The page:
Any misconceptions about the scope of USA Hockey’s American Development Model disappeared quickly at the United States Olympic Training Center last week, where a cross-section of the nation’s hockey leaders gathered for a first-of-its-kind high-performance symposium.
Working in conjunction with the U.S. Olympic Committee, the NHL, the NCAA and worldwide authorities on high-performance sport, USA Hockey invitees explored the process of honing teenage talent. Discussion went far beyond on-ice tactics, extending into sports psychology, nutrition, strength training and sporting lifestyles, all of which help form the ADM.
Among the attendees was Dave Peters, a Selects Academy 16U boys hockey head coach at South Kent School in Connecticut.
Prior to joining the Selects Academy, Peters spent 15 years as an assistant coach at Dartmouth College, helping develop talent for the Big Green and beyond. Fifteen of his players eventually skated in the NHL. Peters believes that high-performance player development involves age-appropriate training and competition regardless of whether the athletes are youngsters, teenagers or college stars.
“My perception hasn’t changed. I love the ADM,” he said. “I’m all about small games, cross-ice and doing things that put players in a situation to make plays.
“How many times during a game does a player have an opportunity to make a play? In today’s game – college, pro, even midget hockey – people backcheck so hard that there aren’t that many opportunities to make plays. You might have a couple a game. So, when you play small-area hockey, you have multiple opportunities to make plays, find people, get open, support – things that are players’ biggest weaknesses. Making plays is an area where small-area games can really help, so I’m a huge believer. We used it in college and we use it at midget level as well.”
Like many of the symposium attendees, Peters has a firm grasp of on-ice development, but less experience with study of the nuances in adolescent brain development that can influence on-ice performance. He cited lessons from the sports psychology presentations as a key takeaway.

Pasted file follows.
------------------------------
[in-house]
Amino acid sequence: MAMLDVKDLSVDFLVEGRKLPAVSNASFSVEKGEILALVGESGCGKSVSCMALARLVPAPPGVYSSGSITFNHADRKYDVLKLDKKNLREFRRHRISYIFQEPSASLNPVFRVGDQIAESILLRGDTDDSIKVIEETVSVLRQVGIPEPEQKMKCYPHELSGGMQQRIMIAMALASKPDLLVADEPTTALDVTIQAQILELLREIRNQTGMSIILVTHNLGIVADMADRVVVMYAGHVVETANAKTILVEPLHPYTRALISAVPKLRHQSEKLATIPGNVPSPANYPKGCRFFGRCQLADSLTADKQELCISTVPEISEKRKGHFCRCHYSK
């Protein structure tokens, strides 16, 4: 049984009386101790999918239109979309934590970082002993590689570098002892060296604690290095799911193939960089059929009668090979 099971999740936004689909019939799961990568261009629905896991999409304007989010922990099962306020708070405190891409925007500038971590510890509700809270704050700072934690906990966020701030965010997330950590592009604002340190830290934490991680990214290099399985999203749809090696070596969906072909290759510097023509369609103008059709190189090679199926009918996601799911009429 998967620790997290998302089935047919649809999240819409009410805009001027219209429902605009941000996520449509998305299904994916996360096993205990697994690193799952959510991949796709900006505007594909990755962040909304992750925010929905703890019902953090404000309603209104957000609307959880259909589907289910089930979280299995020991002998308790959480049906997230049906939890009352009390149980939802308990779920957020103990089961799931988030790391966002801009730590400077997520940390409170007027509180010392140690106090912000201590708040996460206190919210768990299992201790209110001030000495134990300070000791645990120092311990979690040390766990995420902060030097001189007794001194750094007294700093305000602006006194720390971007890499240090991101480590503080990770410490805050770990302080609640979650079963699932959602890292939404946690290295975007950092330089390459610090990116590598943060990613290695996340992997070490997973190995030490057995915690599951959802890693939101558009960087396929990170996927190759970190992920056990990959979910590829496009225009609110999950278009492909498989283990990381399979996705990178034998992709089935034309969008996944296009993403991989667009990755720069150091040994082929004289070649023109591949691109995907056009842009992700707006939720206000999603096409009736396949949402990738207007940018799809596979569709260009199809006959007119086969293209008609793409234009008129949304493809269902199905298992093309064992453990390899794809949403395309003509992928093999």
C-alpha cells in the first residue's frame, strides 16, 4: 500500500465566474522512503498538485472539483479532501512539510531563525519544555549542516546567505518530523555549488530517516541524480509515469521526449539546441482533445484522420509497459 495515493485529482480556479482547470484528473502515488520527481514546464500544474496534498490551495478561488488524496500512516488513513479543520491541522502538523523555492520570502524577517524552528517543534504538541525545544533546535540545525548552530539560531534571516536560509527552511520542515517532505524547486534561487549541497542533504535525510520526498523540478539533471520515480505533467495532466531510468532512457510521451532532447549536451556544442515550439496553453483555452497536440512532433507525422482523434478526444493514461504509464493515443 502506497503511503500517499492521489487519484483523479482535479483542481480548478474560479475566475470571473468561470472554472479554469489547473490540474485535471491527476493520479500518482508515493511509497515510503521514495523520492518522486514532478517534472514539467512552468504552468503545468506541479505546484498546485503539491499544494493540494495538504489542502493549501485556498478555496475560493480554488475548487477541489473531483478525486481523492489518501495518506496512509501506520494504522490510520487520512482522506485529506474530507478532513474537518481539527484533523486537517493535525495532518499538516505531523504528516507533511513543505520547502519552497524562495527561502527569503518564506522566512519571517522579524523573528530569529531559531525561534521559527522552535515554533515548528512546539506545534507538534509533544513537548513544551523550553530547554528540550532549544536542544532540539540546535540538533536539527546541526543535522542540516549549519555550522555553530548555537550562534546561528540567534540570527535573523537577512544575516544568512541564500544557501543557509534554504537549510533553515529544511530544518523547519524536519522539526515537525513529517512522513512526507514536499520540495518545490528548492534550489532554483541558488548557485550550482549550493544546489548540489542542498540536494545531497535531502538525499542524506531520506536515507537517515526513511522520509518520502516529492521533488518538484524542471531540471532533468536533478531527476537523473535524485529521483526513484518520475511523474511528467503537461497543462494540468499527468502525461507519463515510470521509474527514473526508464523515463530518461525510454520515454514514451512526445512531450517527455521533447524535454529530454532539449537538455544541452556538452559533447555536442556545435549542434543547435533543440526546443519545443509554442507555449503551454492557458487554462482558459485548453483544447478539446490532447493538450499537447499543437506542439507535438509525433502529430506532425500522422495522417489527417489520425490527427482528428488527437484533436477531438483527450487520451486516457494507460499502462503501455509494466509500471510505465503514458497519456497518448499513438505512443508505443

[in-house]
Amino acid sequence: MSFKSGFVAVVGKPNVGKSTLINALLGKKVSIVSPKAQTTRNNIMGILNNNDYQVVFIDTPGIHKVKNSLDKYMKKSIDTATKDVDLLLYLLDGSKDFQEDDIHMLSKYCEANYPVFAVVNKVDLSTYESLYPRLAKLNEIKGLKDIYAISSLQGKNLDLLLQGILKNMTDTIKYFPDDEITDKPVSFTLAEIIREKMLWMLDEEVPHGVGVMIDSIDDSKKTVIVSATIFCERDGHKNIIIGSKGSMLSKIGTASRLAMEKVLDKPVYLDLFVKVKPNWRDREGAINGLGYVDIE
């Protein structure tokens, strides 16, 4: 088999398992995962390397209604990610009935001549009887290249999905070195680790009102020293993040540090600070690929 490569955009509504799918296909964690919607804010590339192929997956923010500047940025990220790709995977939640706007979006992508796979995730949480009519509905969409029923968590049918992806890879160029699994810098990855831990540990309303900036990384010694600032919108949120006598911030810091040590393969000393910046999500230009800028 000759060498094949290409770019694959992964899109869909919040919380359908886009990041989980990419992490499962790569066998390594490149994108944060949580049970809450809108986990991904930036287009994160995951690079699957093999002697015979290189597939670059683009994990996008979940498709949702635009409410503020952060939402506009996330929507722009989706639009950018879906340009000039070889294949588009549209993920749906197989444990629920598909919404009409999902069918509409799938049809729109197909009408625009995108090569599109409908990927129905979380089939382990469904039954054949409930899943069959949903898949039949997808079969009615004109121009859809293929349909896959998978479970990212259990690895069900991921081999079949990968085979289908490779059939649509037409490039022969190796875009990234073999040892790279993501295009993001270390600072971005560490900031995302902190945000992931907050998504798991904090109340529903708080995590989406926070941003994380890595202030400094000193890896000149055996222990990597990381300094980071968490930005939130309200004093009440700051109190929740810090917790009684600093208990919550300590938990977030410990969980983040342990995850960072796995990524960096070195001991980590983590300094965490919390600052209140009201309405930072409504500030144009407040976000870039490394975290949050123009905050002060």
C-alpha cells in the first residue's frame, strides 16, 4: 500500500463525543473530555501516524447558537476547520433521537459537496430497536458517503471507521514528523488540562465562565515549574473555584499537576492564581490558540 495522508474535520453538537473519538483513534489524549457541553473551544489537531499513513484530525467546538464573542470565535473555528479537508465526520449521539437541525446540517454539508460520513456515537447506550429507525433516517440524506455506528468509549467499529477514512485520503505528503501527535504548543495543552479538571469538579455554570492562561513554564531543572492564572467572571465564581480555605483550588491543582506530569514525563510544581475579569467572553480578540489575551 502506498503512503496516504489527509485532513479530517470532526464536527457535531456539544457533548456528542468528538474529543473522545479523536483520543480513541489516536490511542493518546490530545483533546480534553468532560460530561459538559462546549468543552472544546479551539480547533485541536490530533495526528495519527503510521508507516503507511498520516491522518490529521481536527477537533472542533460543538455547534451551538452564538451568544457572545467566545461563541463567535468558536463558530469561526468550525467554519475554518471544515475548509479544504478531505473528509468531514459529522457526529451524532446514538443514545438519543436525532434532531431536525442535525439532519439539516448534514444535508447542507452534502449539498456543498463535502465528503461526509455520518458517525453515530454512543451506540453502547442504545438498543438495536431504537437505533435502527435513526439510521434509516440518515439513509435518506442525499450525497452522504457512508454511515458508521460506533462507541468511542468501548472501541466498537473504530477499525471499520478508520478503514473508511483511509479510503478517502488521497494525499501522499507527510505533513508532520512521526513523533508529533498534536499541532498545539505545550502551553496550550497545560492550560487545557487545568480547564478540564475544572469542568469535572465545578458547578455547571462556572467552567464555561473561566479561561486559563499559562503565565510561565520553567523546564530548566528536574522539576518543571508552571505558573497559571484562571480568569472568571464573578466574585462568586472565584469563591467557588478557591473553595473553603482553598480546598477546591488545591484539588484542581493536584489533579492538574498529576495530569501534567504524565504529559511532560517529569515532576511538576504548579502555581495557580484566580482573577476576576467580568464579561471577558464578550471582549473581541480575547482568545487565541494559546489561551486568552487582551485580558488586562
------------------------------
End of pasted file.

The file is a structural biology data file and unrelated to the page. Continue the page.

“The ways to talk to the team and the players, to motivate them and to reinforce the work ethic rather than skill, will be a huge tool for me,” he said. “So many of the kids look at who’s more skilled, and sometimes they shut down when they see somebody more skilled, but to emphasize the work ethic – which is most great players’ best attribute – that’s something that I will bring back to my team and emphasize.”
Another perspective on the symposium came from former Northeastern University captain Stephanie Wood. She stepped behind the bench after college and led two impressive resurgences, as the head coach at Austin Prep and as a coach and director with Massachusetts’ Islanders Hockey Club.
“The first thing you think with the ADM is young players, but it really doesn’t stop there,” she said. “The training and techniques are different all the way up.”
Armed in part with a solid understanding of those ADM principles, Wood piloted Austin Prep to its best performances in a decade and helped inspire a three-fold increase in girls hockey participation with the Islanders, along with multiple state championships. She was eager to aim even higher after the symposium.
“USA Hockey has done a great job with presenting a diverse group of topics and covering everything. It’s great information,” said Wood. “It’ll definitely help educate our coaches, parents and the entire organization, from on-ice ideas to things I’ll apply program-wide.”